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Kairomones studied as better Navel orangeworm trap attractant

Western Farm Press

Beck and other ARS researchers have spent seven years developing a new lure – a blend of five natural kairomones semiochemicals. Unlike pheromone which is released by one sex to attract the other, kairomones are volatile compounds emitted by one species to produce a behavior from another.

A small plastic vial of kairomones in a standard delta trap tests the compound’s effectiveness.

Photo by Brad Higbee.

John Beck, U.S. Department of Agriculture research chemist in Albany, Calif., is leading the charge to build the proverbial better ‘mouse trap.’ Only in this case, it’s finding a better Navel orangeworm (NOW) attractant to use in trap monitoring.

“We’ve pretty much turned our full attention to just pistachios,” said Beck with USDA’s Agricultural Research Service (ARS).

“We’re trying to find the magic elixir which consistently provides effectiveness throughout the season.”

Beck and other ARS researchers have spent seven years developing a new lure – a blend of five natural kairomones semiochemicals. Unlike pheromone which is released by one sex to attract the other, kairomones are volatile compounds emitted by one species to produce a behavior from another.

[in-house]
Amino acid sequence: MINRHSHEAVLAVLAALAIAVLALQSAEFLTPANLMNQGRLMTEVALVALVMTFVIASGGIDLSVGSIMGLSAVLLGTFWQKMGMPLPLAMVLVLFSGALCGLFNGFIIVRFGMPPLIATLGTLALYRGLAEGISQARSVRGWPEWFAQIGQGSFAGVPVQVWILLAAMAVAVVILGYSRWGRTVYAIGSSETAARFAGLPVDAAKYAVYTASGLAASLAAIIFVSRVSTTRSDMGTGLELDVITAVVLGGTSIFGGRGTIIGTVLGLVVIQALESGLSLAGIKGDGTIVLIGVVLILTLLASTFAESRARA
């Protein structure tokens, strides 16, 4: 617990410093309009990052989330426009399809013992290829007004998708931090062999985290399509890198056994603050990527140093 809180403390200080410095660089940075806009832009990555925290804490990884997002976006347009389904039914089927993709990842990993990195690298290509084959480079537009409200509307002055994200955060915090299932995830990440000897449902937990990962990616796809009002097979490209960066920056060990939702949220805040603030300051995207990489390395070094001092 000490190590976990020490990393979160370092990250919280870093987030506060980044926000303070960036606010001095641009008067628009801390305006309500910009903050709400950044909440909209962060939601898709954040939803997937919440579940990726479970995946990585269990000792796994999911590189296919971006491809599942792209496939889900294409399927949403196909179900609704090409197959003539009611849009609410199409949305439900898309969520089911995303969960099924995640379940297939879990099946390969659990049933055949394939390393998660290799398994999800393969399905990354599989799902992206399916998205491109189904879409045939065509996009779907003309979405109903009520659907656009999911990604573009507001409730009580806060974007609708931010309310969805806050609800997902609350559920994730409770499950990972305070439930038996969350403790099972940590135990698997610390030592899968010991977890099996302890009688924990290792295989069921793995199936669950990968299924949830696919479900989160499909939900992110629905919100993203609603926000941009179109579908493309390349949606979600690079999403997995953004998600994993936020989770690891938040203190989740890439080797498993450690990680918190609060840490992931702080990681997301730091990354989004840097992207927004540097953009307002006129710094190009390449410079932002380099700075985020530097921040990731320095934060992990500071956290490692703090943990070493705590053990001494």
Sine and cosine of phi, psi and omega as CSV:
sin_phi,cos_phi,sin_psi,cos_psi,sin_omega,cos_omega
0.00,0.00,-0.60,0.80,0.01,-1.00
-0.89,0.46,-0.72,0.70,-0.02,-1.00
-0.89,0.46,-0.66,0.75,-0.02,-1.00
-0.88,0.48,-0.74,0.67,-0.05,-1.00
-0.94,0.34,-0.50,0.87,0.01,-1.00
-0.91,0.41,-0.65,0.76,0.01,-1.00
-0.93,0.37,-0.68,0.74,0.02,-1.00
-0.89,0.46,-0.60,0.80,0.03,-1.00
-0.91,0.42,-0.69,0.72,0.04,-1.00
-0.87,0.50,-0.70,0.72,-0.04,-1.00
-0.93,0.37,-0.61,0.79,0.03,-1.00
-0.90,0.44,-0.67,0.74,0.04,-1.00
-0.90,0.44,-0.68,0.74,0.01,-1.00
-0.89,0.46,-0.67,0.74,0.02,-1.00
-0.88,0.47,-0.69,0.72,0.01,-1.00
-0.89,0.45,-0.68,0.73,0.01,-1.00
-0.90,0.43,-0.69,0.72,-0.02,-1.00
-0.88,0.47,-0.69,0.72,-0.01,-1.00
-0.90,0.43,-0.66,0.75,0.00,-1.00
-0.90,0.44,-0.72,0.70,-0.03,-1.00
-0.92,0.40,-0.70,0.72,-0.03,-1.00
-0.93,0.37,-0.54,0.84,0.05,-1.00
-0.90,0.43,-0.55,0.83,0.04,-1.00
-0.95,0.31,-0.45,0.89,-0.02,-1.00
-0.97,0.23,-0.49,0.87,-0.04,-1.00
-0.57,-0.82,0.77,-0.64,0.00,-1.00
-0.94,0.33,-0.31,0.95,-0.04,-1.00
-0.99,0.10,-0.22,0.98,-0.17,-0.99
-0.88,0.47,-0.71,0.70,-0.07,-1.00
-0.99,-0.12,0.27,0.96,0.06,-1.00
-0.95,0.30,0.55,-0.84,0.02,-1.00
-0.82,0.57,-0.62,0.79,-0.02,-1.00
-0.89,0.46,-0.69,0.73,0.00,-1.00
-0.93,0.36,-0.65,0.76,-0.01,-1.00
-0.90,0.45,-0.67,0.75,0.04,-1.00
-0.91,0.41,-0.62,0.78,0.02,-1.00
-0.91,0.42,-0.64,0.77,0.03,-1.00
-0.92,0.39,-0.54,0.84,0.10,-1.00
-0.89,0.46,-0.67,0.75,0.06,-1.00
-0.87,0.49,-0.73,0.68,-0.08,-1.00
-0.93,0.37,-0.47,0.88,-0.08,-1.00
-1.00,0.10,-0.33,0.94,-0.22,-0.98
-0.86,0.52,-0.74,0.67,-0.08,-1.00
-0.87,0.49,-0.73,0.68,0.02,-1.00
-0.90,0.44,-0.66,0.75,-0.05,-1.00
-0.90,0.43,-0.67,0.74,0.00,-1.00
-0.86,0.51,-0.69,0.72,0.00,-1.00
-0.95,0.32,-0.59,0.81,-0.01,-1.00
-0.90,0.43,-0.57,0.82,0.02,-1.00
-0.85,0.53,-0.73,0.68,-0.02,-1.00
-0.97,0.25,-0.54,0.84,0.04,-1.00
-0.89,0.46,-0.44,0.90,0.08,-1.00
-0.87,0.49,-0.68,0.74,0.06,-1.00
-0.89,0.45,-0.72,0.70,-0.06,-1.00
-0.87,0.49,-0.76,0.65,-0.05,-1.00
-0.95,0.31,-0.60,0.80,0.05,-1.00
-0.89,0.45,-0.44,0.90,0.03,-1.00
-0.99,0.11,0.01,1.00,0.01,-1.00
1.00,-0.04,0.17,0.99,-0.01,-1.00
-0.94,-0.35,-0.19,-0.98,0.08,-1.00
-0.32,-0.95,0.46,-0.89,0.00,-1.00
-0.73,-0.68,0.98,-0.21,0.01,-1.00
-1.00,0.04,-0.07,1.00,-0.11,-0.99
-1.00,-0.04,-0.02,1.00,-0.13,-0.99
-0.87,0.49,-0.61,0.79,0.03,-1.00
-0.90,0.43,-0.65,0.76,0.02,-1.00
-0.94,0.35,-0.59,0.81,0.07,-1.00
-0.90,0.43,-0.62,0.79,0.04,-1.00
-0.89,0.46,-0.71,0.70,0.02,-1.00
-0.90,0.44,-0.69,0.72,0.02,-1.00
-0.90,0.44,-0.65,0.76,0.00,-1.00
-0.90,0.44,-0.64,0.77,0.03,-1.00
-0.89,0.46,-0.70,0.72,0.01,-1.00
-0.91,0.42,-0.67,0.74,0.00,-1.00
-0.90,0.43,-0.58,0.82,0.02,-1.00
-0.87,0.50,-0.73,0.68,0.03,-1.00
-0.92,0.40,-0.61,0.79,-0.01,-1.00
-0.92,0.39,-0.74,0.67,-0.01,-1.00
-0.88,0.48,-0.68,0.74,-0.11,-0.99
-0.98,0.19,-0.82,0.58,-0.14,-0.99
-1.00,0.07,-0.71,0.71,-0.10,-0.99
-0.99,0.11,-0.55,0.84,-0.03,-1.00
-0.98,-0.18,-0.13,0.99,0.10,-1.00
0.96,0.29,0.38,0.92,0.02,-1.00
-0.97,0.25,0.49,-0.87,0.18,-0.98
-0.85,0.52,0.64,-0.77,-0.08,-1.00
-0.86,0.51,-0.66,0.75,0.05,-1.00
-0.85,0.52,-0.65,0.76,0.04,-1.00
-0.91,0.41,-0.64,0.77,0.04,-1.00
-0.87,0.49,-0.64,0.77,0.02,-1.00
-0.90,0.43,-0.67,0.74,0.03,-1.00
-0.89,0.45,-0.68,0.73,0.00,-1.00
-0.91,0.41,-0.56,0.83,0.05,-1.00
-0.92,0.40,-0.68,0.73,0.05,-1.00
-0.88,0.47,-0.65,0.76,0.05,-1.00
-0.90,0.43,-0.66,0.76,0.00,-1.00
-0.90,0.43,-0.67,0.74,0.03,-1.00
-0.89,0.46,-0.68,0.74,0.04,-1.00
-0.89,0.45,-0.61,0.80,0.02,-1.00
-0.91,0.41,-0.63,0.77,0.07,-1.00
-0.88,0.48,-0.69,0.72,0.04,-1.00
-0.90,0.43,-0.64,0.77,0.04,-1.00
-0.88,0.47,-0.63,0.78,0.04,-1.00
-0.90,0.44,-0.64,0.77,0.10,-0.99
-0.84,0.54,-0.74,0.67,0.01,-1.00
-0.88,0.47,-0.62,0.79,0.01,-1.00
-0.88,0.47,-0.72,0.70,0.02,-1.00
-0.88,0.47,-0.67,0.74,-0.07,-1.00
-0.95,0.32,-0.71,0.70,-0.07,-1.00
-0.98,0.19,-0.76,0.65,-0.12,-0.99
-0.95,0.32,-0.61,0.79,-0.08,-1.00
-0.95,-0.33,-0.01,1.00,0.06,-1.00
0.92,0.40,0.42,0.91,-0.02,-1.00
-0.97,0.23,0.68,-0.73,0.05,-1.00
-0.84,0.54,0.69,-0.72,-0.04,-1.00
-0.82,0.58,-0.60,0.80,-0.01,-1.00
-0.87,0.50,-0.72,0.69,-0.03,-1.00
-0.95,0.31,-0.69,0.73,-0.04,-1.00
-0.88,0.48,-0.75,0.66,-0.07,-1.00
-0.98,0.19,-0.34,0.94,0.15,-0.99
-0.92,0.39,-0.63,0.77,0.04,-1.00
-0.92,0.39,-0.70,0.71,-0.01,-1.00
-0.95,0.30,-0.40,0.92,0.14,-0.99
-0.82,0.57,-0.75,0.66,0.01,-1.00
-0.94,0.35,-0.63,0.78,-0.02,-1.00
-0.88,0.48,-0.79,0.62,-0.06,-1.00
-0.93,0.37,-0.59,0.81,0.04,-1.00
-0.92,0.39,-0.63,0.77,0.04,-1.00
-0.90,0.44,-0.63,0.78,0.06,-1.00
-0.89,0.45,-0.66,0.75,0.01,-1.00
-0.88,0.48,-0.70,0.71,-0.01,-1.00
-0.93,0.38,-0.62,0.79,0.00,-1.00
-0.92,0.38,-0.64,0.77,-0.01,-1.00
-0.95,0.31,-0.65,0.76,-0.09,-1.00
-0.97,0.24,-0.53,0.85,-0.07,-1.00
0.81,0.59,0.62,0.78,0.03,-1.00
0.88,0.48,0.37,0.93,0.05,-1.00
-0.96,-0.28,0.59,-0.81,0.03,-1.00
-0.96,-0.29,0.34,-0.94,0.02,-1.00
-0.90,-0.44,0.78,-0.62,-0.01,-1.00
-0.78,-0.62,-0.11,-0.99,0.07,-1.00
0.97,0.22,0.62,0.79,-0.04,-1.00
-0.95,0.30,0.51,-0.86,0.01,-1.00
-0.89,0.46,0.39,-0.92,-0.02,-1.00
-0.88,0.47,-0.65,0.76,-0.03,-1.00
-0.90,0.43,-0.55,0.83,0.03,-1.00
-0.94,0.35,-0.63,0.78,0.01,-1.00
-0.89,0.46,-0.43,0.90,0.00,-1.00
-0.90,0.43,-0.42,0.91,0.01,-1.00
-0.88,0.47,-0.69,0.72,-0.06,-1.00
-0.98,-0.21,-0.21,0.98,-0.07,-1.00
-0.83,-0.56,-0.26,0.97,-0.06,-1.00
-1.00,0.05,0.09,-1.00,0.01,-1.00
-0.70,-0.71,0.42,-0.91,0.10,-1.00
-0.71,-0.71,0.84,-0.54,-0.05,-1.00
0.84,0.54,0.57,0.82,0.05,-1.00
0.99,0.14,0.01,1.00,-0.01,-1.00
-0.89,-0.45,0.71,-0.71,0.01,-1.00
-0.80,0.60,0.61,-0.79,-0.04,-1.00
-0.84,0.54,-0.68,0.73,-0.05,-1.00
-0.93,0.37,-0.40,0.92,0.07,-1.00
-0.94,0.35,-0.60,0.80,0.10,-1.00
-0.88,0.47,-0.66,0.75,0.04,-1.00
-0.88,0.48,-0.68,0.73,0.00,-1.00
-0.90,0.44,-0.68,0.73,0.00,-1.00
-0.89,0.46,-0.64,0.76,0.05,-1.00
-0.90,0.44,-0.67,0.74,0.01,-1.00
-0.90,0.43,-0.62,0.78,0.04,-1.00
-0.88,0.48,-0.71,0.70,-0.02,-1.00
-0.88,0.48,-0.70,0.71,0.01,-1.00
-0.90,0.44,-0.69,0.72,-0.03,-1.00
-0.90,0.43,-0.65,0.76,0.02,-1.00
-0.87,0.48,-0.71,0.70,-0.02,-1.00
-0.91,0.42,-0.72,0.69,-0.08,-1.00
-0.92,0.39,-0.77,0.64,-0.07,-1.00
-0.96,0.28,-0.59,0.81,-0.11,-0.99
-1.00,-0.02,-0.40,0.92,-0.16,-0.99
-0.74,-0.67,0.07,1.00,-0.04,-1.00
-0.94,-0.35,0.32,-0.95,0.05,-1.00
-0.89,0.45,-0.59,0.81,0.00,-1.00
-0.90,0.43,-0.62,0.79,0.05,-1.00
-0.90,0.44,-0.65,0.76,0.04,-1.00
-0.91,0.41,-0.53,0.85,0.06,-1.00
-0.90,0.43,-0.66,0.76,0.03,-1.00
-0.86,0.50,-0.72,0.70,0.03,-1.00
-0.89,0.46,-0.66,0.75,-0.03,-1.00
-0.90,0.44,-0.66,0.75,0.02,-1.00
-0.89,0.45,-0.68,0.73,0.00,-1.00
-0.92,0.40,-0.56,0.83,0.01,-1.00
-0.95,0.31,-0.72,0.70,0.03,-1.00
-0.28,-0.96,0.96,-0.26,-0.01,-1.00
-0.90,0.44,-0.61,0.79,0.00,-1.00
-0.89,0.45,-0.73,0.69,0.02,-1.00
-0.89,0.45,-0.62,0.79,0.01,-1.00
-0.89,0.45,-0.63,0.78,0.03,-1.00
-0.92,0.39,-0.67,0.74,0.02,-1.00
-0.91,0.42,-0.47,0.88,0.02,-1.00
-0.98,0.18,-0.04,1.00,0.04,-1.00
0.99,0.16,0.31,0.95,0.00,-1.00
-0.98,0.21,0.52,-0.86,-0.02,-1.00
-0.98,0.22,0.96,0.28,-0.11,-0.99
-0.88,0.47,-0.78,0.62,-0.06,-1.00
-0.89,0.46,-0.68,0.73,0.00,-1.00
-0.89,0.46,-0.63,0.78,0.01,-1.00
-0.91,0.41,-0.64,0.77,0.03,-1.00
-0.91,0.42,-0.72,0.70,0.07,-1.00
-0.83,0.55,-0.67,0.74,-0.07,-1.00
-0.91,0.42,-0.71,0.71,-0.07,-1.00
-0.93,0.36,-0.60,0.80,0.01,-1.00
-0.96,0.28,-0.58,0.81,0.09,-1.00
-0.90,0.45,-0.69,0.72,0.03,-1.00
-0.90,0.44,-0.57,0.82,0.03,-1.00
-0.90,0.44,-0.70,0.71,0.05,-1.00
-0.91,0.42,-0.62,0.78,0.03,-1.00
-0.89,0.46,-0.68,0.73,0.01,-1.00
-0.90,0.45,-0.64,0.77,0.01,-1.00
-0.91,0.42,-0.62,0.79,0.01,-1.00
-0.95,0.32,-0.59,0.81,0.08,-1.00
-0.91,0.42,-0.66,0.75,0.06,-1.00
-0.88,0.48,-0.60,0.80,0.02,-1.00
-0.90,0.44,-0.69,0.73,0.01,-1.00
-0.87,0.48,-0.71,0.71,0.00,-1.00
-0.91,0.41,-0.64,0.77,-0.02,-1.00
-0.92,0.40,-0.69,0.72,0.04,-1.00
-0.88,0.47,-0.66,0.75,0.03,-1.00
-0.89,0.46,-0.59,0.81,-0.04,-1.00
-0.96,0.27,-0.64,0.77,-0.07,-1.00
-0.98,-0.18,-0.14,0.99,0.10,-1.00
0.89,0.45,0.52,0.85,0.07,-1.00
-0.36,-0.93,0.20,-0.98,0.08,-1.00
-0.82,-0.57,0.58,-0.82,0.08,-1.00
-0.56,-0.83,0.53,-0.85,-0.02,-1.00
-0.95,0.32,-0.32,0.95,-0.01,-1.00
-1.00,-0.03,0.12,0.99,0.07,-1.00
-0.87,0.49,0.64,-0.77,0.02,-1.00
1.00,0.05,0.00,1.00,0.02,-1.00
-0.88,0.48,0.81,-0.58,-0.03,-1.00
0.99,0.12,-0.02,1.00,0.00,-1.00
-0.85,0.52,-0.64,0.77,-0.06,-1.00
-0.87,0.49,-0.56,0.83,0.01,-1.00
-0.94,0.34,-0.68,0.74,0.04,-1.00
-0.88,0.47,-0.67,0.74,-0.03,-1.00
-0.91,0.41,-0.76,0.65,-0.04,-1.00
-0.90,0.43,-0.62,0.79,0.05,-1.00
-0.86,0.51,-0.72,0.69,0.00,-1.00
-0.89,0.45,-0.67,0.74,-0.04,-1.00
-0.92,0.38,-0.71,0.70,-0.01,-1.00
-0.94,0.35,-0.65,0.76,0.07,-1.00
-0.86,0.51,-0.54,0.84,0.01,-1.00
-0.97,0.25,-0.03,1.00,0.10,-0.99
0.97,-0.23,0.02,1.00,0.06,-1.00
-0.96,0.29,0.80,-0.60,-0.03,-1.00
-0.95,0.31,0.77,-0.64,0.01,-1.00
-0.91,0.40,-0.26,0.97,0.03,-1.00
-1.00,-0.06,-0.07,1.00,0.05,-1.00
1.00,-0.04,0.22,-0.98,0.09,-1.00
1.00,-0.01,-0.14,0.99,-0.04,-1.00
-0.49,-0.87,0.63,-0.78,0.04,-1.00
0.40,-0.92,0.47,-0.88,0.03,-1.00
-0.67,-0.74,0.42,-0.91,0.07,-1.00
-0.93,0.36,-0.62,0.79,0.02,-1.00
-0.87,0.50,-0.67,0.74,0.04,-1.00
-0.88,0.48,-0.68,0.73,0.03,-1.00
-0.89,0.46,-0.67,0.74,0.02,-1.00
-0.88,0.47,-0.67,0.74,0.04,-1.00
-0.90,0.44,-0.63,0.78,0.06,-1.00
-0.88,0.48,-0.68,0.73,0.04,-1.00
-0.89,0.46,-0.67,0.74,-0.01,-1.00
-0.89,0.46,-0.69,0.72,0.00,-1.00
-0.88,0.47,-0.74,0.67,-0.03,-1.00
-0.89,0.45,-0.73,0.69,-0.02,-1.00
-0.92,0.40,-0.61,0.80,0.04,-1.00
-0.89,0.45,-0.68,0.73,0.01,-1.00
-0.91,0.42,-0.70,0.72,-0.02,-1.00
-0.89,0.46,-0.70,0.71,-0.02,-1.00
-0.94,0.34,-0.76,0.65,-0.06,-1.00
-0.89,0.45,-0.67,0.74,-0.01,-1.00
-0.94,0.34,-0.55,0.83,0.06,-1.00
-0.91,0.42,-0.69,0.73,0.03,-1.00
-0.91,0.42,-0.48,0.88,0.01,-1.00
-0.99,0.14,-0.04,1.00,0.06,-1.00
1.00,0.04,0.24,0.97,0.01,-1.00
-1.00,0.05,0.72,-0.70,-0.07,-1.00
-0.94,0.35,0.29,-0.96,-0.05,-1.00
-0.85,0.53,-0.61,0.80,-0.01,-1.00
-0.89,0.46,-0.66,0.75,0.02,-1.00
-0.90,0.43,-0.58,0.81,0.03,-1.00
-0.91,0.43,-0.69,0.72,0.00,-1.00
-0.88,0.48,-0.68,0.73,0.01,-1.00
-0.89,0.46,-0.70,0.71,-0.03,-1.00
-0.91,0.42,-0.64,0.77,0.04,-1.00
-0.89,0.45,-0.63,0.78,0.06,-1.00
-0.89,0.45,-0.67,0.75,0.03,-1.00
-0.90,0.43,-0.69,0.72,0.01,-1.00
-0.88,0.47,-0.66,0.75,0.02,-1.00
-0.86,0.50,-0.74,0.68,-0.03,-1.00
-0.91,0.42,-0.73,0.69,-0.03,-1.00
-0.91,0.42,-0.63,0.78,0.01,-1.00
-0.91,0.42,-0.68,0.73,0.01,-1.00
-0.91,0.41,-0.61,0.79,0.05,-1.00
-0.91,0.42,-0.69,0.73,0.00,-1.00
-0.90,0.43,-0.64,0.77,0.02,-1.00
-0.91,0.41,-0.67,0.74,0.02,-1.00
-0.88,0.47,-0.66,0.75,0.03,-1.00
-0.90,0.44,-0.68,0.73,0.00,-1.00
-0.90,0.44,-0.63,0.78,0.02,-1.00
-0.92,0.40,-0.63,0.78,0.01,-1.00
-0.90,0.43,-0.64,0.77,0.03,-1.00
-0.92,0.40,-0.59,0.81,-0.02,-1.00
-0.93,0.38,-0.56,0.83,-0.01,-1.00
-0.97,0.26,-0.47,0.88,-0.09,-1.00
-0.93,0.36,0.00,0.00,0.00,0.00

Three chemicals selected for the experimental blend are produced by the almond tree. The other two are emitted by fungal spores, including Aspergillus flavus and A. parasiticus, found on almond trees.

Beck says a challenge with pistachio trees is emitting a much more complex group of volatiles than almonds and at much lower levels. The pistachio complex also is dominated more by terpenoids or terpenes than almonds.

“With pistachios, we looked for this same recipe (as almonds) but realized pistachios, for most of the pre-harvest life, do not allow many fungi to develop – a time we noticed when NOW semiochemicals are released,” Beck said.

“We have hypothesized that this inhibition of fungal development — not growth per se — is due to the large amount of monoterpenes, many of which have demonstrated antimicrobial activity in other systems.”

Based on three years of preliminary trials in commercial orchards, the new lure appears seven times more powerful than almond meal-based traps.

Pistachio growers currently have two types of NOW monitoring traps – each one with limitations. The pheromone trap uses female scents to attract nearby males. Since the lure is based on female pheromones, the lure does not alert users to female moth activity.

And, pheromone traps can be “shut down” by mating disruption, which involves blanketing an orchard with female pheromones to confuse male moths and interfere with the ability to find mates.

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